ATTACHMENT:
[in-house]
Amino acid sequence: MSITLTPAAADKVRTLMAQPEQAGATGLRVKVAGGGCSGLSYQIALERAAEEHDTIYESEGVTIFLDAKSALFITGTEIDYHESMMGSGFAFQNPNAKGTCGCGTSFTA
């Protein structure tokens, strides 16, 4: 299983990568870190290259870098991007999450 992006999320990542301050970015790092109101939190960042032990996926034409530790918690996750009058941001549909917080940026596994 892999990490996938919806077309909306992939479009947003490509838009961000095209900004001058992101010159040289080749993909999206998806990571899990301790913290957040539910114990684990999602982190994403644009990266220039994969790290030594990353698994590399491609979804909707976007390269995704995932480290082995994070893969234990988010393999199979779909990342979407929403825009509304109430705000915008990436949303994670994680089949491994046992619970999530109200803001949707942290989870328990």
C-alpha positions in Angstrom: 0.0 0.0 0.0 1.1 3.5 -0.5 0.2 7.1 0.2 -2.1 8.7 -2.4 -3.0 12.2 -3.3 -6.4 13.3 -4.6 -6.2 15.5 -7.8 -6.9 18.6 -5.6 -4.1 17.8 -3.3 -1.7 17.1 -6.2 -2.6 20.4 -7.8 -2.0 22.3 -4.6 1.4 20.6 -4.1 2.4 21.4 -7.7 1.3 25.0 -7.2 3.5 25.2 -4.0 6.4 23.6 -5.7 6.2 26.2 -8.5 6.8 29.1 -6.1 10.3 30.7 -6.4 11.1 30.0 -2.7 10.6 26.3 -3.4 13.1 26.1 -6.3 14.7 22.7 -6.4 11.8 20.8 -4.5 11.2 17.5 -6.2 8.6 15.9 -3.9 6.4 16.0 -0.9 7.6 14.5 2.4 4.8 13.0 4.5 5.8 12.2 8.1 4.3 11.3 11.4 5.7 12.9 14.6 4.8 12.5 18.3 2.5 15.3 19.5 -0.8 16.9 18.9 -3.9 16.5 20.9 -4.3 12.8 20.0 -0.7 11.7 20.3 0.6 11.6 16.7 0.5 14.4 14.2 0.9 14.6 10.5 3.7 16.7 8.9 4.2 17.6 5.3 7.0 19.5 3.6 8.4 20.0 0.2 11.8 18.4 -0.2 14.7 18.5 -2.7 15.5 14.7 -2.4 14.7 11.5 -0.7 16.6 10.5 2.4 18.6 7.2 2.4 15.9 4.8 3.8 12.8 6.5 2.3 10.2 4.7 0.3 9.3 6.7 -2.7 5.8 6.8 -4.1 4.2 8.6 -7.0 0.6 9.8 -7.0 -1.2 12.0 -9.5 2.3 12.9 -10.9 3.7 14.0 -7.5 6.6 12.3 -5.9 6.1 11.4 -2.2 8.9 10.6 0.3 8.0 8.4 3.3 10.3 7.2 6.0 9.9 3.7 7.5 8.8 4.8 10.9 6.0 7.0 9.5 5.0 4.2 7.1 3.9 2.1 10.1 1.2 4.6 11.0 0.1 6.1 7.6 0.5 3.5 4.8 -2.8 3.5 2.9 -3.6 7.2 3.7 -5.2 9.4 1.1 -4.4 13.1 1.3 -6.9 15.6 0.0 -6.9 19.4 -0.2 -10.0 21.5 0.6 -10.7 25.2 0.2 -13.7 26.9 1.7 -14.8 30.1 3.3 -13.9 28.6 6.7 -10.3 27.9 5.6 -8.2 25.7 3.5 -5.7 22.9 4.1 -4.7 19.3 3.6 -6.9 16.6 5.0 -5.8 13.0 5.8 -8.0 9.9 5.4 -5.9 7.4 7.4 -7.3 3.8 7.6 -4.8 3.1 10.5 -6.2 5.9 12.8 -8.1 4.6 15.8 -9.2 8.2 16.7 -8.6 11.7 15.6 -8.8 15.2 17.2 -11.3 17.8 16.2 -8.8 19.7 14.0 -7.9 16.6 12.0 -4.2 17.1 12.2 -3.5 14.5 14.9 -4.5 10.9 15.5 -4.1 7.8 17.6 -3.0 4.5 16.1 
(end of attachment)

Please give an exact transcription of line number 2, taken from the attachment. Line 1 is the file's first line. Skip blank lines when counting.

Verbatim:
Amino acid sequence: MSITLTPAAADKVRTLMAQPEQAGATGLRVKVAGGGCSGLSYQIALERAAEEHDTIYESEGVTIFLDAKSALFITGTEIDYHESMMGSGFAFQNPNAKGTCGCGTSFTA